Nicki Carlsen, an attorney representing Barket, said the council made the correct decision.

“This hasn’t been Tower Records since 2006,” said Carlsen who added that Barket was open to alternative ways of designating the site.

When Barket bought the property, he announced plans to build a three-story, 47,000 square-foot building called “Centrum Sunset” there with an upscale David Barton gym as its main tenant. Neighborhood outcry about the amount of extra traffic the gym would generate (an estimated 1,200 car trips per day) resulted in the City Council voting down the proposal 4-1 in April 2012.

Barket returned with a slightly scaled down version of the building without the Barton gym in August 2012, but the council again rejected it on a 4-1 vote, saying it would still generate too much traffic. Councilmember John Duran cast the sole vote in favor of the project both times.

When the commission rejected the historic designation, it recommended the council come up with an alternative way of commemorating Tower Records such as designating the Horn-Holloway-Sunset intersection as “Tower Records Square.” The council agreed that the business should be commemorated somehow, but didn’t offer any specific suggestions.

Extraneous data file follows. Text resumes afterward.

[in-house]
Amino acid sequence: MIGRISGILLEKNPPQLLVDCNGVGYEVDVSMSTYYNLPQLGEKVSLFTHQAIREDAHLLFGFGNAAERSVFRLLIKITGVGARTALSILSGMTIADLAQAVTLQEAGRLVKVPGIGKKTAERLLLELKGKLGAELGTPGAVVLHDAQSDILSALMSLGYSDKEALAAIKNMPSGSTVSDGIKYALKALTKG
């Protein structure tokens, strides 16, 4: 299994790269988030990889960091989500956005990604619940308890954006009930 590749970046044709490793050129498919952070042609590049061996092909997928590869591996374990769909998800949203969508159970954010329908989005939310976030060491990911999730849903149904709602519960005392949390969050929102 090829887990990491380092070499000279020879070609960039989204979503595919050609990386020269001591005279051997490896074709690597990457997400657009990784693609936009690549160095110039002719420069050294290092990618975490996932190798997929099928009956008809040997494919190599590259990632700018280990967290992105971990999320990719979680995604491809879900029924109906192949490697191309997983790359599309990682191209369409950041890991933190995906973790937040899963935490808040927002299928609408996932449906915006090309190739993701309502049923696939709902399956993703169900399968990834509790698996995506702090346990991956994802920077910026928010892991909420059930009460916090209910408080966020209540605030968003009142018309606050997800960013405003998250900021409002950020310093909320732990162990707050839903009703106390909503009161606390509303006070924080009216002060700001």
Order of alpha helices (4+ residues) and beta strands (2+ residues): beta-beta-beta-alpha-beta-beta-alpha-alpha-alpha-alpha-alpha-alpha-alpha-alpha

Read more about the history of the Tower Records site or take a look at photos of the record store through the years.


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Weho resident
Guest
Weho resident

If the City followed its own ordinances then what happened with Irv’s Burger’s? The City is uninterested in maintaining any semblance of historic preservation. It might as well have just bulldozed Irv’s Burgers by approving that corporate monstrosity of a burger hut that’s going up in it’s place and totally stripping it of whatever historic paint and whatever nonsense they’re spouting. For example, the city’s greed and special interest has allowed awful, greedy landlords to keep the historic apartments such as the El Mirador and El Pasadoro apartments empty until they can be either razed and/or new condos put in… Read more »

jeromecleary
Guest

The city council last night illegally violated the city’s own ordinance for historic preservation in their decision. No where in the ordinance for the “criteria’ for historic preservation is “paint color” and “temporary rotating advertising signage” mentioned or included as one of the requirements. Both are mere aesthetics and the location and structure still convey the same exact location and structure today as it did in November 1970. The merits of the application and appeal met many of the requirements under the city’s ordinance for historic preservation.

Larry Block
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Larry Block

It was always an uphill battle but Jerome Cleary did a magnificent job. HIs presentation was impeccable. With Jerome’s passion and the history behind Tower there will surely be some sort of commemoration that is well deserved for the historic history behind Tower Records and the Sunset Strip.